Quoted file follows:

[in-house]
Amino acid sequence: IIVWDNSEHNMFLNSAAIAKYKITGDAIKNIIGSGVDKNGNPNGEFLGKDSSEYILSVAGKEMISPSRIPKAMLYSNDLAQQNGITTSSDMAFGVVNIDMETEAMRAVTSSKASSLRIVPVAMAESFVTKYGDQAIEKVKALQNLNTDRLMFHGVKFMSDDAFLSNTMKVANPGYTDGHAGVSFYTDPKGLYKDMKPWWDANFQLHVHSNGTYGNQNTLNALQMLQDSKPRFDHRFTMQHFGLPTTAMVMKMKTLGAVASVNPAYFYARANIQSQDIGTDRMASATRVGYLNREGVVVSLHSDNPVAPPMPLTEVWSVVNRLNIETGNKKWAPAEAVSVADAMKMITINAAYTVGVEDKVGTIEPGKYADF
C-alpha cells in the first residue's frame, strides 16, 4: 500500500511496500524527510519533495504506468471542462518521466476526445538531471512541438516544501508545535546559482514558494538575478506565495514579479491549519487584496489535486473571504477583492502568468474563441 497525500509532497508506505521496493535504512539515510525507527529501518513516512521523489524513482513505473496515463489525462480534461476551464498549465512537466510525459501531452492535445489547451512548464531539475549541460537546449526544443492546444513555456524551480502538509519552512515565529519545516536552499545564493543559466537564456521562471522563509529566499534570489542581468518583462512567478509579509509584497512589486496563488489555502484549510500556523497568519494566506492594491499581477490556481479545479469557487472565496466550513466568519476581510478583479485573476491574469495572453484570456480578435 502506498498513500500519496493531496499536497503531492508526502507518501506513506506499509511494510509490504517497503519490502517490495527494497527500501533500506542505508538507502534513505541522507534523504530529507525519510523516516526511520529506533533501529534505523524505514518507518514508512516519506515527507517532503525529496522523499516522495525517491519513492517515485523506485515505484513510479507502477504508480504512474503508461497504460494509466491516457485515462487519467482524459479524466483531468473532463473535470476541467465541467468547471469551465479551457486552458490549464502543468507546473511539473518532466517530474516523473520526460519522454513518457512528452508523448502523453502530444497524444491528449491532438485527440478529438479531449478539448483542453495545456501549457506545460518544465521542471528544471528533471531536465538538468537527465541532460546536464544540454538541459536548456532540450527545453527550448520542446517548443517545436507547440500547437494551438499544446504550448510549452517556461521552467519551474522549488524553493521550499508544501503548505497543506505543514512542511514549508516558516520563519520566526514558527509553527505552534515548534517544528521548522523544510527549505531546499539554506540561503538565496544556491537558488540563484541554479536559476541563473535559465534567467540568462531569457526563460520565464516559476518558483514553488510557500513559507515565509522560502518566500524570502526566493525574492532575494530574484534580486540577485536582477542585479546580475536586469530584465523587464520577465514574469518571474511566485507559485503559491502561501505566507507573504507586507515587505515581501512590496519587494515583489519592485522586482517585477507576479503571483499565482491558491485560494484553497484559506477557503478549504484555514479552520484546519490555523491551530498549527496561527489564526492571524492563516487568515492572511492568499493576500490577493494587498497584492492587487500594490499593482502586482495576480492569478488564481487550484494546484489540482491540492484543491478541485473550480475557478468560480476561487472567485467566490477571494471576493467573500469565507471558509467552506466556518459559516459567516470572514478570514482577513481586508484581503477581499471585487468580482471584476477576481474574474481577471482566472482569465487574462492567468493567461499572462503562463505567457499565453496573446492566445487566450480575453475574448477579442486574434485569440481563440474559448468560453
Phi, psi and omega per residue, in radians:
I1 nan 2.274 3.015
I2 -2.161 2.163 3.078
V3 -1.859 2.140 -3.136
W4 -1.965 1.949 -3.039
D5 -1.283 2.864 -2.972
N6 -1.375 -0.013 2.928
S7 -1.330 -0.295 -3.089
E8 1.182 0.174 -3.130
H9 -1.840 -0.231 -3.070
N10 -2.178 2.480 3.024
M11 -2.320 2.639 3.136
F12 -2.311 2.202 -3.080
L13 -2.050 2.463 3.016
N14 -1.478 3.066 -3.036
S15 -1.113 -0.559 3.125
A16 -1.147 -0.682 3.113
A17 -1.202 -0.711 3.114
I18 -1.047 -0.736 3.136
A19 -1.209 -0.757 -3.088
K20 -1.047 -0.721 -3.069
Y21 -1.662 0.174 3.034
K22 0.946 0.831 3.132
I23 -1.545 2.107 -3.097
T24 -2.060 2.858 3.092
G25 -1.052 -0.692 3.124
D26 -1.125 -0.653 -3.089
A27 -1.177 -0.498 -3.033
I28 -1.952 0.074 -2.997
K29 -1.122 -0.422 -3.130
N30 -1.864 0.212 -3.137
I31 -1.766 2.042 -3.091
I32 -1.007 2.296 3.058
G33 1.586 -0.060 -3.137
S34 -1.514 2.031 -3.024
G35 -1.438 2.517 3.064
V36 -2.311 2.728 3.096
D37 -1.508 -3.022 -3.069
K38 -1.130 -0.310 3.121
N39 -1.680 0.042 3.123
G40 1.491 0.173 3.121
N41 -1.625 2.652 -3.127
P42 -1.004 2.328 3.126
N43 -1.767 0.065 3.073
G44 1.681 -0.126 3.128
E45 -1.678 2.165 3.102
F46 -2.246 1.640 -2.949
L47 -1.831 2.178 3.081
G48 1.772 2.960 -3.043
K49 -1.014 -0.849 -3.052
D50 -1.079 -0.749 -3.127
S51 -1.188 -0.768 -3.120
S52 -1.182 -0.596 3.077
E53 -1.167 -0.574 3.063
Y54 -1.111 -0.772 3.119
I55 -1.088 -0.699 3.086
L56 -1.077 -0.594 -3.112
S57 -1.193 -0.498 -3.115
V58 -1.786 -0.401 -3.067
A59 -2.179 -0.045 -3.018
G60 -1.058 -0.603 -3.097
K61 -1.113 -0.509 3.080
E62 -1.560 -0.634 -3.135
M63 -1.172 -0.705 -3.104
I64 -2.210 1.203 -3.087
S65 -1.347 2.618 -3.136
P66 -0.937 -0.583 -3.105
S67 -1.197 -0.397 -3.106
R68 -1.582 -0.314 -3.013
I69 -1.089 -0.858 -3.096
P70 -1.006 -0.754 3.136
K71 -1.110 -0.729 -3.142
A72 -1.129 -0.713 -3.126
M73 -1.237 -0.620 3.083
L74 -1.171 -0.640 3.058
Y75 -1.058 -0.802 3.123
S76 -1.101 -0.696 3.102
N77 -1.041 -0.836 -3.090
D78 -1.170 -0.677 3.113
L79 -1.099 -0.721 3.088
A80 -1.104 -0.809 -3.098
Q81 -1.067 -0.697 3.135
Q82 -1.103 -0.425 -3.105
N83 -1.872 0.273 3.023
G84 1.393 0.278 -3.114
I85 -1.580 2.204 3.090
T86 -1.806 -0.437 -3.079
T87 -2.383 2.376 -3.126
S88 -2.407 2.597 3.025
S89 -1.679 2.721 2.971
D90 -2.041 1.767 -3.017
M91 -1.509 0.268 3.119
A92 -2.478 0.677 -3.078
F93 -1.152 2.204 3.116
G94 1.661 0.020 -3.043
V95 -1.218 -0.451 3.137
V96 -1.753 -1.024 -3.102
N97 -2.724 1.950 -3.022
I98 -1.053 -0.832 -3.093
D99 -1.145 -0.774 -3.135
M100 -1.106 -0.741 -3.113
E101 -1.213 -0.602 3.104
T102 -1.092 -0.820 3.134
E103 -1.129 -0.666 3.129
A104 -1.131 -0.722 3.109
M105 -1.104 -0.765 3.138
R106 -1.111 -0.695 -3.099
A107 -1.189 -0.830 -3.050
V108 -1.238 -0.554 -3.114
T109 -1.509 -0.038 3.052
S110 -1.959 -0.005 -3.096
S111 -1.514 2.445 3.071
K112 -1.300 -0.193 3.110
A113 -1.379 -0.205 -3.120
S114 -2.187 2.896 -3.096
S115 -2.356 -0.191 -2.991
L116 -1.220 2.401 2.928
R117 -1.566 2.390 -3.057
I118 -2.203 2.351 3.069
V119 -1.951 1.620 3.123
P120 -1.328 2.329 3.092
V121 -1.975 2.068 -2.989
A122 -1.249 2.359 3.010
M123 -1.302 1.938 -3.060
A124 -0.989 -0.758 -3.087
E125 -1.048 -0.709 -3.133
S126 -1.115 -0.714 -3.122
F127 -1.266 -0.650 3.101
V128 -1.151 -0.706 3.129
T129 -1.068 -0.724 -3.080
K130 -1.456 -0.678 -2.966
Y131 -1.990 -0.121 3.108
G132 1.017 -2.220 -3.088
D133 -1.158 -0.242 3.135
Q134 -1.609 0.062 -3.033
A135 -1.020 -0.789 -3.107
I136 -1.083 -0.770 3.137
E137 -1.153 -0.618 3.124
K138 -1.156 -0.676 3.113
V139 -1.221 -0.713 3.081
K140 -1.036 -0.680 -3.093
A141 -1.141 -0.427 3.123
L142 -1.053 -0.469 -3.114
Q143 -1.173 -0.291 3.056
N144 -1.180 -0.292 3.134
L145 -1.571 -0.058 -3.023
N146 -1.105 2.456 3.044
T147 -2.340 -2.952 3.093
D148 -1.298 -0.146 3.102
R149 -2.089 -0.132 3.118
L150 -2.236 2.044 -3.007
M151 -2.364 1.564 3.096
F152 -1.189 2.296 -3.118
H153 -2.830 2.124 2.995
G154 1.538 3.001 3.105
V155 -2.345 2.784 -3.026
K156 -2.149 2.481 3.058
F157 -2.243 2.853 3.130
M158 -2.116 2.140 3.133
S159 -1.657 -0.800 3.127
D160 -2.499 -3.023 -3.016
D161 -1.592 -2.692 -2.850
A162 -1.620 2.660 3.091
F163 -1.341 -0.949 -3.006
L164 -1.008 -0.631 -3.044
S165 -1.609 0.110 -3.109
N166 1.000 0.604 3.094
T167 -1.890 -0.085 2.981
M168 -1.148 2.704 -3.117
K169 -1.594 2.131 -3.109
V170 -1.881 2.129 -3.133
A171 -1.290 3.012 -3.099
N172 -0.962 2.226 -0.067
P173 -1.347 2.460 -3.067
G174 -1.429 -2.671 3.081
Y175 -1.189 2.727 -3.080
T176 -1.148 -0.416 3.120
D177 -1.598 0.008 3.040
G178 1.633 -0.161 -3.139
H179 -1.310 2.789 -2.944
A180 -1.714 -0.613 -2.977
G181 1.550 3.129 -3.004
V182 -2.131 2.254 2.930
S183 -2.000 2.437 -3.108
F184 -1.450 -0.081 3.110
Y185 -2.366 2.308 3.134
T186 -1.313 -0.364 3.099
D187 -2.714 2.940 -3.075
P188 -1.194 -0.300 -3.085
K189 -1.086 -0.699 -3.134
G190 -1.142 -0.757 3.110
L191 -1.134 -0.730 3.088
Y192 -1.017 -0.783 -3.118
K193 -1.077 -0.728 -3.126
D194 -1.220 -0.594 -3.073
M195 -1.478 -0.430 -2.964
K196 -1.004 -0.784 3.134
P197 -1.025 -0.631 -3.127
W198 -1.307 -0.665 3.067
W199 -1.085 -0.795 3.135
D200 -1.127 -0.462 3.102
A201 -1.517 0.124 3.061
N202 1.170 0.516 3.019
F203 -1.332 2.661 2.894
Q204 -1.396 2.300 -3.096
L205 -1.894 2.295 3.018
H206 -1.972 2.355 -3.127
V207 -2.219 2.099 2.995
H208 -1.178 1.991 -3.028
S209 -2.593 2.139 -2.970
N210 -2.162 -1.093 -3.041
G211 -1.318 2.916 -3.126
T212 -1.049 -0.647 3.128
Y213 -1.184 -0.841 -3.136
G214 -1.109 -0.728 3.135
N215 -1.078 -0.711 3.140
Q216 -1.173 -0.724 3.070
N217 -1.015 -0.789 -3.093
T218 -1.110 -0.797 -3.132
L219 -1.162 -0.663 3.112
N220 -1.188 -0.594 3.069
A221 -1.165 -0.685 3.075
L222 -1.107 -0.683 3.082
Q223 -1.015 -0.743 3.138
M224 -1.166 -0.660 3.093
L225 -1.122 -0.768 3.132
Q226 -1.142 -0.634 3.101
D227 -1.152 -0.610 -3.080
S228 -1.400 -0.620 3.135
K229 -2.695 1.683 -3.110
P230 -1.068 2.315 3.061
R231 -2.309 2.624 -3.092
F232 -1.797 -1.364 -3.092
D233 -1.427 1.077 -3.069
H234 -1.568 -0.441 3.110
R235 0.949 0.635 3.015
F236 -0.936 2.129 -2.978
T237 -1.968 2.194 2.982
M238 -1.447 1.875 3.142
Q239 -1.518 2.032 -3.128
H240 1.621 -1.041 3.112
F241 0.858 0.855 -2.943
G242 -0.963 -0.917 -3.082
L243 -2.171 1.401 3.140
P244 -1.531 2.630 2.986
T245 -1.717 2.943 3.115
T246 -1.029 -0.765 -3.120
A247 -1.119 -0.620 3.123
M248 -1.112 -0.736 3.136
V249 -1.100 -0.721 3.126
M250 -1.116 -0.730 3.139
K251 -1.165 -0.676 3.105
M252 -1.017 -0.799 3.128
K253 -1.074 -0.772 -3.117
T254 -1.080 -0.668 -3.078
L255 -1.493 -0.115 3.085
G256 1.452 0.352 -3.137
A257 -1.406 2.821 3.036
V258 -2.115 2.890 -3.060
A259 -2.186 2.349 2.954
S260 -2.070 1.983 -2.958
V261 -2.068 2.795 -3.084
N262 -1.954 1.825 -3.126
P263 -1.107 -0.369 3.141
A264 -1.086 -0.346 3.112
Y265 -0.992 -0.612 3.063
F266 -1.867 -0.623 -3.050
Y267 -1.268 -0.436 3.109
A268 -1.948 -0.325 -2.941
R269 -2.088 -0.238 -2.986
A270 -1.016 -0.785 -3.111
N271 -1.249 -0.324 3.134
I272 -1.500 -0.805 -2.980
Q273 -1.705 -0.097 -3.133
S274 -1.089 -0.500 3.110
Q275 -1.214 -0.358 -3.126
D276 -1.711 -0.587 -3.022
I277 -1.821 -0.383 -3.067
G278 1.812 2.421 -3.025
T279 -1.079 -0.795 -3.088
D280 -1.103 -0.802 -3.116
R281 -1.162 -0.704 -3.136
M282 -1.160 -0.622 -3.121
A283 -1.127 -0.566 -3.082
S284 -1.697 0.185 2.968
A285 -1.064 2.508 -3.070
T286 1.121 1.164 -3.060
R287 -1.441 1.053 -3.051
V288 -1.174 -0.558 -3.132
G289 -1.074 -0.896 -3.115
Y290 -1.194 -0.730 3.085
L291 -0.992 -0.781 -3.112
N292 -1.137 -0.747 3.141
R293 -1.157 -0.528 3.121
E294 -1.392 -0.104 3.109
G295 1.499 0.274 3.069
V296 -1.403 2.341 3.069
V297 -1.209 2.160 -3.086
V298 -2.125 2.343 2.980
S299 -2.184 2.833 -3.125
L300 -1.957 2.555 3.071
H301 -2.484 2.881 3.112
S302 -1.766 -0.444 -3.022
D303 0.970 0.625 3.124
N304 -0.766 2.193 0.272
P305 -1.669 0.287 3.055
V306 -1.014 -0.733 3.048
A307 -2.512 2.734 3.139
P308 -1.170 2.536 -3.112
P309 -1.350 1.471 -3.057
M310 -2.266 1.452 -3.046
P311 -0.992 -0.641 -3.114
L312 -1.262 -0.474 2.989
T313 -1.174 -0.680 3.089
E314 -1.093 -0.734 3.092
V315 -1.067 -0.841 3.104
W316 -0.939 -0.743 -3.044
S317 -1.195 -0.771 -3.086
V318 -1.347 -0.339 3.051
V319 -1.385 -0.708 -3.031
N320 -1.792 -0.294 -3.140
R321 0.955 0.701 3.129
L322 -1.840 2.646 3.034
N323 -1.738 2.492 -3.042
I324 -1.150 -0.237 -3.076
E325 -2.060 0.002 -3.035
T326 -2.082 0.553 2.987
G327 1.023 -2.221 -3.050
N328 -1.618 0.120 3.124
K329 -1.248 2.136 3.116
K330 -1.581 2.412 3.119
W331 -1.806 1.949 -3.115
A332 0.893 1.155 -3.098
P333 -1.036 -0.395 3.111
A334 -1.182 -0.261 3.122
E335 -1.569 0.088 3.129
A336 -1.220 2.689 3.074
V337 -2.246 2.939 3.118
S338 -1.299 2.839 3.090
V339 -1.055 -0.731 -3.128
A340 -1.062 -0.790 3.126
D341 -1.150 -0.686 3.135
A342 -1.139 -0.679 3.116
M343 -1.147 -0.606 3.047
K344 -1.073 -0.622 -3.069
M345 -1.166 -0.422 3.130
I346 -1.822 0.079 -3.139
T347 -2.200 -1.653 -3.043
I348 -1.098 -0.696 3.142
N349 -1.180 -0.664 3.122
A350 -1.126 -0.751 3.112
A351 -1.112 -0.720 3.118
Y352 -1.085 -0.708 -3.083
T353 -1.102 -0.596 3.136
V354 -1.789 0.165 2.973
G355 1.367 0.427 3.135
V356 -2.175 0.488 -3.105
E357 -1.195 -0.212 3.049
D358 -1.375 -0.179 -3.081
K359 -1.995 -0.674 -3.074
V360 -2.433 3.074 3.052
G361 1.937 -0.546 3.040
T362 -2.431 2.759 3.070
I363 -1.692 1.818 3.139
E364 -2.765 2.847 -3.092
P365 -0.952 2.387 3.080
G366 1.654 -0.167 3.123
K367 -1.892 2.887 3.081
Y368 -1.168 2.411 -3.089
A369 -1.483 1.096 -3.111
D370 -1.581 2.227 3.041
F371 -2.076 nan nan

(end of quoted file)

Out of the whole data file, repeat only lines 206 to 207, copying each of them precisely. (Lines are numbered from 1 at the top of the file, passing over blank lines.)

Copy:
N202 1.170 0.516 3.019
F203 -1.332 2.661 2.894